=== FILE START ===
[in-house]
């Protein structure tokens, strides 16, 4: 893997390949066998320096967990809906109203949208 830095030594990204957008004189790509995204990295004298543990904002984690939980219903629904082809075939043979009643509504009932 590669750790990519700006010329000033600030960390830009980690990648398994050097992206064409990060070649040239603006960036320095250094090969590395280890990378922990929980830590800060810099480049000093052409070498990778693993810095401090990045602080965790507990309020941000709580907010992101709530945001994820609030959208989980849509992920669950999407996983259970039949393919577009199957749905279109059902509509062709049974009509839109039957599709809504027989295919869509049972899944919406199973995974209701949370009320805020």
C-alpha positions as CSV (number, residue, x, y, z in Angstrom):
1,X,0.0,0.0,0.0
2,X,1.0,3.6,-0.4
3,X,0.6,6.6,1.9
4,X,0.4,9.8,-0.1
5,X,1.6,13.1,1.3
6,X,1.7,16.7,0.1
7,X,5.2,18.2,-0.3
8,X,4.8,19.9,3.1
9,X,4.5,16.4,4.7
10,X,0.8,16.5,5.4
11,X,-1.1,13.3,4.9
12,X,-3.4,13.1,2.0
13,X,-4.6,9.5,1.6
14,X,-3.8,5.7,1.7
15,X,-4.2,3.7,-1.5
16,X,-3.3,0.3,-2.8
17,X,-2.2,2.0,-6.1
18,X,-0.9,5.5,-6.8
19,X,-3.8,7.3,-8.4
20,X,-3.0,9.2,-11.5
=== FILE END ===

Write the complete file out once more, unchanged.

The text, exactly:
[in-house]
């Protein structure tokens, strides 16, 4: 893997390949066998320096967990809906109203949208 830095030594990204957008004189790509995204990295004298543990904002984690939980219903629904082809075939043979009643509504009932 590669750790990519700006010329000033600030960390830009980690990648398994050097992206064409990060070649040239603006960036320095250094090969590395280890990378922990929980830590800060810099480049000093052409070498990778693993810095401090990045602080965790507990309020941000709580907010992101709530945001994820609030959208989980849509992920669950999407996983259970039949393919577009199957749905279109059902509509062709049974009509839109039957599709809504027989295919869509049972899944919406199973995974209701949370009320805020």
C-alpha positions as CSV (number, residue, x, y, z in Angstrom):
1,X,0.0,0.0,0.0
2,X,1.0,3.6,-0.4
3,X,0.6,6.6,1.9
4,X,0.4,9.8,-0.1
5,X,1.6,13.1,1.3
6,X,1.7,16.7,0.1
7,X,5.2,18.2,-0.3
8,X,4.8,19.9,3.1
9,X,4.5,16.4,4.7
10,X,0.8,16.5,5.4
11,X,-1.1,13.3,4.9
12,X,-3.4,13.1,2.0
13,X,-4.6,9.5,1.6
14,X,-3.8,5.7,1.7
15,X,-4.2,3.7,-1.5
16,X,-3.3,0.3,-2.8
17,X,-2.2,2.0,-6.1
18,X,-0.9,5.5,-6.8
19,X,-3.8,7.3,-8.4
20,X,-3.0,9.2,-11.5